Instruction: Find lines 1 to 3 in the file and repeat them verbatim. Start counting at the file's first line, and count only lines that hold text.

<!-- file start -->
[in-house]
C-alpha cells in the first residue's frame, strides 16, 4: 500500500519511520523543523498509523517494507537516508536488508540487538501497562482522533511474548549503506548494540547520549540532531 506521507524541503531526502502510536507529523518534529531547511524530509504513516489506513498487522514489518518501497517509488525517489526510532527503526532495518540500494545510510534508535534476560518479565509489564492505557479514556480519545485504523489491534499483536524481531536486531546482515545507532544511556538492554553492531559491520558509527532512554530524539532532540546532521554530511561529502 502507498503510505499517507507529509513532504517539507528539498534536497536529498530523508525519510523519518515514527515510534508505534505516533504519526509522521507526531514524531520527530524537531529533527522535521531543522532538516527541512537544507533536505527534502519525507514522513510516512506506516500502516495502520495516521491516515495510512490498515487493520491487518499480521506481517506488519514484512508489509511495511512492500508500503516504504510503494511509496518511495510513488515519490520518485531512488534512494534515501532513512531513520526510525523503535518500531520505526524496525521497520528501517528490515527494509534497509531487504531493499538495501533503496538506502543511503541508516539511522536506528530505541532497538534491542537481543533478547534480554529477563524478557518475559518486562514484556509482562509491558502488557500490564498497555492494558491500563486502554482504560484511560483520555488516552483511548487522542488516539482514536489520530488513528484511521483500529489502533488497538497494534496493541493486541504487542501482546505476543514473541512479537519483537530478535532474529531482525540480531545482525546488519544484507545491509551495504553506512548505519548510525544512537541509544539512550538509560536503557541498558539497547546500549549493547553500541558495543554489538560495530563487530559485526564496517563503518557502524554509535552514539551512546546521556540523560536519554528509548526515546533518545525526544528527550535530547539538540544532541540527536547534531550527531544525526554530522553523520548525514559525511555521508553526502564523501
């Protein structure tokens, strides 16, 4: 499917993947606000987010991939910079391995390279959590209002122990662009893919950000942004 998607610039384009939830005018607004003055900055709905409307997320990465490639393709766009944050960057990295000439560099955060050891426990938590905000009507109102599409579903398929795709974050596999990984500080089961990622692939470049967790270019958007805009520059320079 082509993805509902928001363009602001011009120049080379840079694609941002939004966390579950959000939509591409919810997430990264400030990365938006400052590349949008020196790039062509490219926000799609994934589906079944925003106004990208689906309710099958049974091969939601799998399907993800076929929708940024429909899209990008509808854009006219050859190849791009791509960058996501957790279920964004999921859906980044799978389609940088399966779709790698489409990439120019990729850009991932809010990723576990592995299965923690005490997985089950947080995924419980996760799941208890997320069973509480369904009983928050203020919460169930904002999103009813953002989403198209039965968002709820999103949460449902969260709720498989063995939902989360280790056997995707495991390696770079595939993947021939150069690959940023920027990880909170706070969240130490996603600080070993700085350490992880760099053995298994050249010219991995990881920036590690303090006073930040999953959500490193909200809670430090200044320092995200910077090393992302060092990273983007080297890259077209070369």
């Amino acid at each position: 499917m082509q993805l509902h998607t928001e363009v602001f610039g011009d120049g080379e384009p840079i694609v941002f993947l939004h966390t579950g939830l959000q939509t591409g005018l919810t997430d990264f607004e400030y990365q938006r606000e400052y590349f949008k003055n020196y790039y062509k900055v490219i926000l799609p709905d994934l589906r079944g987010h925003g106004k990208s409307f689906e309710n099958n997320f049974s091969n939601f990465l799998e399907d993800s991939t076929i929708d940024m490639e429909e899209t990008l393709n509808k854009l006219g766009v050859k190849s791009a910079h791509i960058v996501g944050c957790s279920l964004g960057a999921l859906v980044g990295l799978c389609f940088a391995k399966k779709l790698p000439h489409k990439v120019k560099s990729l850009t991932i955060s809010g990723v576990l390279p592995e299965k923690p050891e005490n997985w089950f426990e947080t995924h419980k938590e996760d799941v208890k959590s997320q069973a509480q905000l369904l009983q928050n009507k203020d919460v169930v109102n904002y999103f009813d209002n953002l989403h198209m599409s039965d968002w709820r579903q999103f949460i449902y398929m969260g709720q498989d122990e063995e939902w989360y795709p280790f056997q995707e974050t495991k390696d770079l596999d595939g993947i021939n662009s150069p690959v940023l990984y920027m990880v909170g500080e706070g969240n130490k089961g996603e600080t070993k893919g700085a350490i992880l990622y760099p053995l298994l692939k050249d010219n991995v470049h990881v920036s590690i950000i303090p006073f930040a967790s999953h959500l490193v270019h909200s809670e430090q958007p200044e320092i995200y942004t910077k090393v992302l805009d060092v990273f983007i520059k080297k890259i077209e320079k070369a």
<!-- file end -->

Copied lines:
[in-house]
C-alpha cells in the first residue's frame, strides 16, 4: 500500500519511520523543523498509523517494507537516508536488508540487538501497562482522533511474548549503506548494540547520549540532531 506521507524541503531526502502510536507529523518534529531547511524530509504513516489506513498487522514489518518501497517509488525517489526510532527503526532495518540500494545510510534508535534476560518479565509489564492505557479514556480519545485504523489491534499483536524481531536486531546482515545507532544511556538492554553492531559491520558509527532512554530524539532532540546532521554530511561529502 502507498503510505499517507507529509513532504517539507528539498534536497536529498530523508525519510523519518515514527515510534508505534505516533504519526509522521507526531514524531520527530524537531529533527522535521531543522532538516527541512537544507533536505527534502519525507514522513510516512506506516500502516495502520495516521491516515495510512490498515487493520491487518499480521506481517506488519514484512508489509511495511512492500508500503516504504510503494511509496518511495510513488515519490520518485531512488534512494534515501532513512531513520526510525523503535518500531520505526524496525521497520528501517528490515527494509534497509531487504531493499538495501533503496538506502543511503541508516539511522536506528530505541532497538534491542537481543533478547534480554529477563524478557518475559518486562514484556509482562509491558502488557500490564498497555492494558491500563486502554482504560484511560483520555488516552483511548487522542488516539482514536489520530488513528484511521483500529489502533488497538497494534496493541493486541504487542501482546505476543514473541512479537519483537530478535532474529531482525540480531545482525546488519544484507545491509551495504553506512548505519548510525544512537541509544539512550538509560536503557541498558539497547546500549549493547553500541558495543554489538560495530563487530559485526564496517563503518557502524554509535552514539551512546546521556540523560536519554528509548526515546533518545525526544528527550535530547539538540544532541540527536547534531550527531544525526554530522553523520548525514559525511555521508553526502564523501
């Protein structure tokens, strides 16, 4: 499917993947606000987010991939910079391995390279959590209002122990662009893919950000942004 998607610039384009939830005018607004003055900055709905409307997320990465490639393709766009944050960057990295000439560099955060050891426990938590905000009507109102599409579903398929795709974050596999990984500080089961990622692939470049967790270019958007805009520059320079 082509993805509902928001363009602001011009120049080379840079694609941002939004966390579950959000939509591409919810997430990264400030990365938006400052590349949008020196790039062509490219926000799609994934589906079944925003106004990208689906309710099958049974091969939601799998399907993800076929929708940024429909899209990008509808854009006219050859190849791009791509960058996501957790279920964004999921859906980044799978389609940088399966779709790698489409990439120019990729850009991932809010990723576990592995299965923690005490997985089950947080995924419980996760799941208890997320069973509480369904009983928050203020919460169930904002999103009813953002989403198209039965968002709820999103949460449902969260709720498989063995939902989360280790056997995707495991390696770079595939993947021939150069690959940023920027990880909170706070969240130490996603600080070993700085350490992880760099053995298994050249010219991995990881920036590690303090006073930040999953959500490193909200809670430090200044320092995200910077090393992302060092990273983007080297890259077209070369």